Software Carpentry

Overview

Many scientists spend much of their lives writing, debugging, and maintaining software, but only a handful have ever been taught how to do this effectively: after a couple of introductory courses, they are left to rediscover (or reinvent) the rest of programming on their own. As a result, they spend far too much time wrestling with software, instead of doing research, but have no idea how reliable or efficient their programs are.

This course is an intensive introduction to basic software development practices for science students and senior scientists. Its aim is not to turn biologists and neuroscientists into computer scientists; instead, it introduces them to the 10% of modern software engineering that will satisfy 90% of their needs. The original version of this course has been conceived, written, and taught by Greg Wilson at laboratories and universities in Canada and the United States. I use it here with his permission. I have adapted the course to our needs, so please report bugs or comments about this version to me. All of the material is open source: it may be used freely by anyone for educational or commercial purposes.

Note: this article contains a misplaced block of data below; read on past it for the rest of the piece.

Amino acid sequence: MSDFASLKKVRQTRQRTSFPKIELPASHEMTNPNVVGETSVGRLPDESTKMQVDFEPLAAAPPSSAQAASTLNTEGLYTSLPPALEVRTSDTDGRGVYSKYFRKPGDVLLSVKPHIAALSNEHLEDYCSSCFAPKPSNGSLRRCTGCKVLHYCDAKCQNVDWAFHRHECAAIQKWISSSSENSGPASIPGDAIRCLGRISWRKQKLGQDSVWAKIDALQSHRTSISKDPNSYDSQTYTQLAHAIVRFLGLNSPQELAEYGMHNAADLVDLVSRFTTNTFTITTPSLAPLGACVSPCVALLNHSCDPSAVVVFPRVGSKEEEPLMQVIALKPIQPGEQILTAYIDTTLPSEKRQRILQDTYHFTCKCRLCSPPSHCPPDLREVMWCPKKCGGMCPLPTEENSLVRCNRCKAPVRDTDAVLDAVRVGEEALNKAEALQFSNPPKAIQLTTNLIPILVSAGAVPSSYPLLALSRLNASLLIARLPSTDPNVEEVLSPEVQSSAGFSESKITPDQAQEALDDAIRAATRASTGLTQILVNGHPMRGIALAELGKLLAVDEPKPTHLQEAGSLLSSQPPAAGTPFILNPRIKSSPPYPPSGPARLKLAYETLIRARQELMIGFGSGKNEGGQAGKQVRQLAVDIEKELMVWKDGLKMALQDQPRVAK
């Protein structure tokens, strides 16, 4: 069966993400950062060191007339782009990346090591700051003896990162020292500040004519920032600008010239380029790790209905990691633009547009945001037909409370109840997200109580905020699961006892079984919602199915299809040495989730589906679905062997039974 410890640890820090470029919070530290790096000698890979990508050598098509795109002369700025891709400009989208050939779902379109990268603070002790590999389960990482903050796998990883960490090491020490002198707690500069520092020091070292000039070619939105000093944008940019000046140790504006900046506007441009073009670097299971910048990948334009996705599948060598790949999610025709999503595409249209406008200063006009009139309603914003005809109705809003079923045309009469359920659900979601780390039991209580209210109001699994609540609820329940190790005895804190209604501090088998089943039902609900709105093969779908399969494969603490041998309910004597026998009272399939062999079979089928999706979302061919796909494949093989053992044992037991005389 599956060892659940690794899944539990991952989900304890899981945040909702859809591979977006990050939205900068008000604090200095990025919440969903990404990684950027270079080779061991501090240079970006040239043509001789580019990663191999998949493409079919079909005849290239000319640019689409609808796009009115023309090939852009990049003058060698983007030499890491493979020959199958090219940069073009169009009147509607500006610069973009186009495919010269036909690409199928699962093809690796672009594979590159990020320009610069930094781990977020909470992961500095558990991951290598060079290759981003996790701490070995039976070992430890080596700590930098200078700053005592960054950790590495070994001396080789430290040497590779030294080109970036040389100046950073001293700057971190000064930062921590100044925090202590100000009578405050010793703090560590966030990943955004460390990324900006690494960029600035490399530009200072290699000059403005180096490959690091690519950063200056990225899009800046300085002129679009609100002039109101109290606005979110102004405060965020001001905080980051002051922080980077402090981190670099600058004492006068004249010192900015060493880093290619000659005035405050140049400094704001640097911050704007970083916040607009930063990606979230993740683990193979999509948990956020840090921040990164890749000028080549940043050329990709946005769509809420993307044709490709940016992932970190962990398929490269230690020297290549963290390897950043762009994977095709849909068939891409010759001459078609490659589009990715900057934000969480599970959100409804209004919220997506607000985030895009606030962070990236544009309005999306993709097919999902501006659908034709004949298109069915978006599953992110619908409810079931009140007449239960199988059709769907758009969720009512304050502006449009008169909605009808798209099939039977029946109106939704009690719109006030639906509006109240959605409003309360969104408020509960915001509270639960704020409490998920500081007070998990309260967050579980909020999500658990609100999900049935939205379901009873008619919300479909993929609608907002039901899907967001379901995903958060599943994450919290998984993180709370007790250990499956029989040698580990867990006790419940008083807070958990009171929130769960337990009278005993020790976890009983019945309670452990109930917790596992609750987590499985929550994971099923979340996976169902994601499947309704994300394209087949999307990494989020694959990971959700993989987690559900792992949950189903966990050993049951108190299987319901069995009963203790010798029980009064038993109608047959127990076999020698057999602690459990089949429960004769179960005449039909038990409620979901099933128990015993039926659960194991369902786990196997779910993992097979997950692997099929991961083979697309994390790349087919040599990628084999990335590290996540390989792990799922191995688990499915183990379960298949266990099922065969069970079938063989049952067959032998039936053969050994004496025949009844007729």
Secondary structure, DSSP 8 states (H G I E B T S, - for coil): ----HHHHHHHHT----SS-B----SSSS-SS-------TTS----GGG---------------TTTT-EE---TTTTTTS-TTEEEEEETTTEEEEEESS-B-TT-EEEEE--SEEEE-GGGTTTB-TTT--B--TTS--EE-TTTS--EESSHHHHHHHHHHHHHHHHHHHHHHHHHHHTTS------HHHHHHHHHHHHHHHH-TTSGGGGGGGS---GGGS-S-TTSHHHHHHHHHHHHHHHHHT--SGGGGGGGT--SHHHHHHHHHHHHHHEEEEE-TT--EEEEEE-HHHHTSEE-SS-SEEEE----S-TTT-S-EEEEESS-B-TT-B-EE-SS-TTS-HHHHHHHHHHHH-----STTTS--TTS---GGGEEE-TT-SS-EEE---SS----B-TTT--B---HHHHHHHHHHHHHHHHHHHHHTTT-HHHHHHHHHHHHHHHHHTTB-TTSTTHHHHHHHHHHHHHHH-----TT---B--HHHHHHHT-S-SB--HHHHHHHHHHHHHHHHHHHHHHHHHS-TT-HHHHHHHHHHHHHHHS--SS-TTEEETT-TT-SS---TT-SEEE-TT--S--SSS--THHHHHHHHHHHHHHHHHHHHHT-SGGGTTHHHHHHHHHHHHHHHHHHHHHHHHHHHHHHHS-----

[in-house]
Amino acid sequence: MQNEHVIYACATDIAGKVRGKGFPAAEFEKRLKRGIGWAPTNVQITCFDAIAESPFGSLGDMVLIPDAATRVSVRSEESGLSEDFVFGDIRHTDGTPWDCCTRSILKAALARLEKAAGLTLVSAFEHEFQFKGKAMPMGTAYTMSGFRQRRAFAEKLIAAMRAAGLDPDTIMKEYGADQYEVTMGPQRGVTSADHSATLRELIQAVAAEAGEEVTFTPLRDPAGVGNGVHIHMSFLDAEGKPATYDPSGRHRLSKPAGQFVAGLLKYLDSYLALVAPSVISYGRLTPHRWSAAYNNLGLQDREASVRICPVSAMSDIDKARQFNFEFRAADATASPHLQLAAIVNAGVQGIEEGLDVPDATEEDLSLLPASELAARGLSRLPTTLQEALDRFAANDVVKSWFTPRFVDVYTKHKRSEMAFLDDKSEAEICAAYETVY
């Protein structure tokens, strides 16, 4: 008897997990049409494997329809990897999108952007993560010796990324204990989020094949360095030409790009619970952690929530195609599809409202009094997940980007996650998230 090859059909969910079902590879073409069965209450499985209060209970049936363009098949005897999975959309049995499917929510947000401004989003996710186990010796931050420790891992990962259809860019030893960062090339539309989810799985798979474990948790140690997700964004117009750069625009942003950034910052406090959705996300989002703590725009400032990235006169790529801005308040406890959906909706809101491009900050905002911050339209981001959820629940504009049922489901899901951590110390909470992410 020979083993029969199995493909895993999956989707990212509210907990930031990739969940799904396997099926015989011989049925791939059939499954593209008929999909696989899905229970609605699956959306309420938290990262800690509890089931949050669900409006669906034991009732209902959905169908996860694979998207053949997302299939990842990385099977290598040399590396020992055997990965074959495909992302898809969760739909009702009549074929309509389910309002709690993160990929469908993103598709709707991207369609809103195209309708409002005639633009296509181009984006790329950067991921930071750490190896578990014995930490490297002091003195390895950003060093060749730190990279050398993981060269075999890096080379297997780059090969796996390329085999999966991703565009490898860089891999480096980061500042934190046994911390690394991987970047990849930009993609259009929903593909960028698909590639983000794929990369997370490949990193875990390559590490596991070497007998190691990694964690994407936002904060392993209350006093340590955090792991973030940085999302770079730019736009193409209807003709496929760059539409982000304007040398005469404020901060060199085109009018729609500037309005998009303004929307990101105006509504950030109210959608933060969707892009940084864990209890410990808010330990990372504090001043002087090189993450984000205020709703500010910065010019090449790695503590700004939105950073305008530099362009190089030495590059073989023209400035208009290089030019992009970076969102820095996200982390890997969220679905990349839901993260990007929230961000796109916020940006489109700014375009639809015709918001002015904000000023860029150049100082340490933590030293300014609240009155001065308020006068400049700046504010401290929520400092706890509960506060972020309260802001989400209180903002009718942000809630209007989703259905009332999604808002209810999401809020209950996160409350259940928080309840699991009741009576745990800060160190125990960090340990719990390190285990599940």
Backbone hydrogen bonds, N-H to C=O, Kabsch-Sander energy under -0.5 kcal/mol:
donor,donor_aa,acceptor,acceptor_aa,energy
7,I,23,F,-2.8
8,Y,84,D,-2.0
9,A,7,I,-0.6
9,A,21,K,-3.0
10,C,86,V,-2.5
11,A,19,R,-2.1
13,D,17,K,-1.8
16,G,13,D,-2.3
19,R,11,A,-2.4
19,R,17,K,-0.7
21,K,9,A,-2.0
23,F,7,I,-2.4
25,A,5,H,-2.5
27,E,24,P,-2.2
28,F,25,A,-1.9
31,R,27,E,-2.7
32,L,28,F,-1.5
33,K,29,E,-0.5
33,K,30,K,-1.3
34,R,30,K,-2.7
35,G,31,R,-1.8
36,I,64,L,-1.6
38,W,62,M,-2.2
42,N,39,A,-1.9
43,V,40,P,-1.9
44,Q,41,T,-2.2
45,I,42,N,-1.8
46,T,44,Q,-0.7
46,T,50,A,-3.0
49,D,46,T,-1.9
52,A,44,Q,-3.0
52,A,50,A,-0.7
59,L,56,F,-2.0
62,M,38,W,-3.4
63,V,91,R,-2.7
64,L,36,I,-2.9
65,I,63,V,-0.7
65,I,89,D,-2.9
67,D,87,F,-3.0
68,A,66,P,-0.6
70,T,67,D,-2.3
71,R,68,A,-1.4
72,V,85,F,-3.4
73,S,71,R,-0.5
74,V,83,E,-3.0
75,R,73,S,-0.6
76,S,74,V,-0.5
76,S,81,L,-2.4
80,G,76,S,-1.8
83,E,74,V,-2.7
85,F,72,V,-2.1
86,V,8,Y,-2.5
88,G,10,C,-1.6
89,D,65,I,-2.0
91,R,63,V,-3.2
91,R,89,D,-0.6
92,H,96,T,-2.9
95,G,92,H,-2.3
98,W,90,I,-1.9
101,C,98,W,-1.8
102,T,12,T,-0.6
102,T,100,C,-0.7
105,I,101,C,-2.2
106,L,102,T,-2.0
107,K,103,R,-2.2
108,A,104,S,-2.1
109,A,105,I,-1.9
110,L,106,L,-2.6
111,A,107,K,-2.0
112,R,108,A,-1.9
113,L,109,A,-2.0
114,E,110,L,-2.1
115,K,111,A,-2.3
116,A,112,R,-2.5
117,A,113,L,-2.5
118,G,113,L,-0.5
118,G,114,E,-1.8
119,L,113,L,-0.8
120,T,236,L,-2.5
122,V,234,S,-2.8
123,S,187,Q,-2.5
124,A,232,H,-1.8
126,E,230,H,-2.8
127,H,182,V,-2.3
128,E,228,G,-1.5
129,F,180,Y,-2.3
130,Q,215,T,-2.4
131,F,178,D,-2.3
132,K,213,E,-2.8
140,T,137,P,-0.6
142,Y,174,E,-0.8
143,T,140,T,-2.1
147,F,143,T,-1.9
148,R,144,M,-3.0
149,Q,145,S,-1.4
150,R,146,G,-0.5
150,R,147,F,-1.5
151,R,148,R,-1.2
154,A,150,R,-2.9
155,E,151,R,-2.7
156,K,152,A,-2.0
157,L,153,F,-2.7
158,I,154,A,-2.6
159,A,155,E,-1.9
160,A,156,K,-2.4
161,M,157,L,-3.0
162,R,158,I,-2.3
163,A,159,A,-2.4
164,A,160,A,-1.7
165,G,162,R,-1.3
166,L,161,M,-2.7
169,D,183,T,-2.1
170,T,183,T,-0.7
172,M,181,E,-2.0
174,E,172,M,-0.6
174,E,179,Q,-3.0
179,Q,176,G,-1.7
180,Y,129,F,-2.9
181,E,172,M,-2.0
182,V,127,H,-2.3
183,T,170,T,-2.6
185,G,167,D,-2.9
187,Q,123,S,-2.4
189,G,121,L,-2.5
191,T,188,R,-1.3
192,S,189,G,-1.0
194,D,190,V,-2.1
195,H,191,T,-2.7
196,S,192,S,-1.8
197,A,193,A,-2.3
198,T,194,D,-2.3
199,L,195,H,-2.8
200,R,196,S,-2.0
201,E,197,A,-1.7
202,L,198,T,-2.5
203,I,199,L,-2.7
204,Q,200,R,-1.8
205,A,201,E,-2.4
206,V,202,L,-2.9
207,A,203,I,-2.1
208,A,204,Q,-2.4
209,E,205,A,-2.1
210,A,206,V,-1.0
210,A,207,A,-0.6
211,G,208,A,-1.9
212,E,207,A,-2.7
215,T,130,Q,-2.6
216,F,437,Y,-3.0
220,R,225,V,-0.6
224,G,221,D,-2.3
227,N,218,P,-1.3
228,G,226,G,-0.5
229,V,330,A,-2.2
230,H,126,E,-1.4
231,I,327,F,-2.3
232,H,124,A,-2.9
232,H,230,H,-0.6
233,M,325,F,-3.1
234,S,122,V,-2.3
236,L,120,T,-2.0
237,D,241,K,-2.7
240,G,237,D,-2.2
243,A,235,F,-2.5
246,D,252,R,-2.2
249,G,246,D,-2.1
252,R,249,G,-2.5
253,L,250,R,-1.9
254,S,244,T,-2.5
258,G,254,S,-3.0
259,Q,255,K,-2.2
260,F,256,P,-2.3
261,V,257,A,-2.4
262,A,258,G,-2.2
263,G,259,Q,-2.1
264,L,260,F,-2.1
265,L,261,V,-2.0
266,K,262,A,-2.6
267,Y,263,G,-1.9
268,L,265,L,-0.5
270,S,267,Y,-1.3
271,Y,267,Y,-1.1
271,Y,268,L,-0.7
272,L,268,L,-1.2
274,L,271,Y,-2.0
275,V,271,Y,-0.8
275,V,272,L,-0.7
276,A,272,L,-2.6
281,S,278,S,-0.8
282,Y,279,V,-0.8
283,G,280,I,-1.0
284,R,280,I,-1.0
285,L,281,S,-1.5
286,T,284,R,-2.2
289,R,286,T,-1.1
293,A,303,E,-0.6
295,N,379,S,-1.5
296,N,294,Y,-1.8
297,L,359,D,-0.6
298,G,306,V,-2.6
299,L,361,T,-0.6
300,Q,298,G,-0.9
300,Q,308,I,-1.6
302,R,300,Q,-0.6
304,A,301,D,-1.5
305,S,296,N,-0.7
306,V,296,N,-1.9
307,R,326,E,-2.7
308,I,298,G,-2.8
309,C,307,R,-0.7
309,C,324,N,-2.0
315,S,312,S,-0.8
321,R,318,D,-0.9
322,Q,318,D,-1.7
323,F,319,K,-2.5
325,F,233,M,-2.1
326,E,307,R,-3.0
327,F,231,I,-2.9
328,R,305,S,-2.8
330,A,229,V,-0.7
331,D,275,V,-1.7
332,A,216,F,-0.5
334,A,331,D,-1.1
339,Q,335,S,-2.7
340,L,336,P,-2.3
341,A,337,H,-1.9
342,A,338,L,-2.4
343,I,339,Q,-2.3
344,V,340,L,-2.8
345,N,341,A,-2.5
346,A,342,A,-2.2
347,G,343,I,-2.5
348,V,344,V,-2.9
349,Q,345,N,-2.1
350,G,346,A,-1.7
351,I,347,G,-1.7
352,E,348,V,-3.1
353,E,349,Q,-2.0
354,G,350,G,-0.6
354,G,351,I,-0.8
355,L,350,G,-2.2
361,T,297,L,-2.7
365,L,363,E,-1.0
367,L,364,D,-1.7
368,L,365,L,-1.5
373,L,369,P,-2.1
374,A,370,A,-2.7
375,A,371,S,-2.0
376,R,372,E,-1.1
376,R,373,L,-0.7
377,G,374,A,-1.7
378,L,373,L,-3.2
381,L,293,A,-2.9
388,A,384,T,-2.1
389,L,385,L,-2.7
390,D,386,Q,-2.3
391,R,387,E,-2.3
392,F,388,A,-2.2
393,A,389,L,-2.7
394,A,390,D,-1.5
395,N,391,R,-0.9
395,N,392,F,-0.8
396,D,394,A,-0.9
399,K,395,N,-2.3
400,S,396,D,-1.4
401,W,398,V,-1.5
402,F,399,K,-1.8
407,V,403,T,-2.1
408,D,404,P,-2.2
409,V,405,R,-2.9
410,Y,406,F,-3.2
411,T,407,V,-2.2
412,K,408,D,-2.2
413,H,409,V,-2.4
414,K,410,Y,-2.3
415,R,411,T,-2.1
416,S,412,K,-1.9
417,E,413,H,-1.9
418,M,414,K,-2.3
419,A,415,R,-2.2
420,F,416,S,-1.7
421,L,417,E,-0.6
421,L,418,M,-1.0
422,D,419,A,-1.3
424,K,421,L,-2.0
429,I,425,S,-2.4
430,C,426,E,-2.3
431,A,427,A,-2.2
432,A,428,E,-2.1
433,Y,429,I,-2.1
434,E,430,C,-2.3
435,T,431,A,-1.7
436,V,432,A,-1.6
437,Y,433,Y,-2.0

Time & Location

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